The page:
I have become increasingly interested in fonts over the last couple of years, exploring something of the history as well as the enormous volume and variety of current activity. I will post an occasional note about them here, acknowledging my amateur status. The fonts on this entry are from two sources, each with an intriguing and significant story that speaks to diversity and its lack.
First, the body text and quotations set in fonts from a collection of typefaces by Ange Degheest, a fictional designer wonderfully realised by students at The European Academy of Art in Brittany. Read more here. They were highlighting how female type designers where either hidden or absent from the record. The body is in Latitude, and the quotations are in Abordage, both by Eugénie Bidaut. The fonts are distributed together in one download on Velvetyne, the wonderful site for open source fonts.
Eugénie Bidaut, one of the former students, says, “Type design history is very masculine. In the history of midcentury French type design, there is only one woman, Lucette Girard, who collaborated with Adrian Frutiger and other male designers. We were searching for someone to identify with, and were not interested in doing a revival of the work of an old white man, so we decided to invent a person who was missing.” // Meet Ange Degheest, Pioneering 20th-Century Female Type Designer, AIGA Eye on Design, Angela Riechers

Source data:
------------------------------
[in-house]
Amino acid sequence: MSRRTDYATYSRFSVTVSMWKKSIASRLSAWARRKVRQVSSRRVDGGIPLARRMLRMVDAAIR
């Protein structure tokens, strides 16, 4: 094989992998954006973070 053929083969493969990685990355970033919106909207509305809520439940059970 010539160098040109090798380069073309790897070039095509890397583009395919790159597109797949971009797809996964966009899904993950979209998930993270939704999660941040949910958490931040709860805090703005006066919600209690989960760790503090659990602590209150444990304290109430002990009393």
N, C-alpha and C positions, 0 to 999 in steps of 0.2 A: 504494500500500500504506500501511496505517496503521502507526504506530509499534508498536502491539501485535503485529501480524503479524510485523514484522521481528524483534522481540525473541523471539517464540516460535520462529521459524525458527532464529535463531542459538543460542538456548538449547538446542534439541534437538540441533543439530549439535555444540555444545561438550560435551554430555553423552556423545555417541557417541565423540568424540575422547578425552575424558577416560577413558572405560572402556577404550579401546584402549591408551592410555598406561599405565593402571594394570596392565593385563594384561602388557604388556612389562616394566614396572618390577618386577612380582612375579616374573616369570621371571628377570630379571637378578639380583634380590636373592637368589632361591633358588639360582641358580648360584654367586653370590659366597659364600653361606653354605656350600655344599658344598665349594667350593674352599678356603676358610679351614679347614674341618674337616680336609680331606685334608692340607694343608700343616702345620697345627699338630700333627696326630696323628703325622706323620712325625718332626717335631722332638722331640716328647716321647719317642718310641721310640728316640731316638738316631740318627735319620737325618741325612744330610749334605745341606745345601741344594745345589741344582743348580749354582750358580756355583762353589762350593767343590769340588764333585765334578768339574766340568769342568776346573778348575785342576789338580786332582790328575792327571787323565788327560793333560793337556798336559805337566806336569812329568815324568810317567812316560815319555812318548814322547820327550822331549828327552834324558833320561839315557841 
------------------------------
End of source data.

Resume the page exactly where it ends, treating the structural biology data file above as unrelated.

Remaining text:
More from Eugénie Bidaut here. Especially interesting for French speakers/readers may be Adelphe.
Indeed, for a New York designer in 1980 the Swiss Style must have seemed universal and omnipresent — the typographic modernism was an already well-established practice with decades of history. In most other parts of the world, though, the situation was largely different. // Soyuz Grotesk, Roman Gornitsky
The heading, navigation and button text are in Soyuz Grotesk by Roman Gornitsky of The Temporary State. It is an adaptation back into Latin of a Russian adaptation of Helvetica. The conceit here is that it is done as if without knowledge of the original Helvetica, or of the Latin practices of which it is a part. I love the 'r' in this context. Read more here and here. It has only one case, a reminder that upper and lower case are not universal.
Rarely a typeface comes as a reflection of some current situation—usually it is in the consideration of the past or imaginary future. // Roman Gornitsky in interview with Brian Huddlestone, The Gradient
Note: Title phrase from Louis MacNeice's Snow.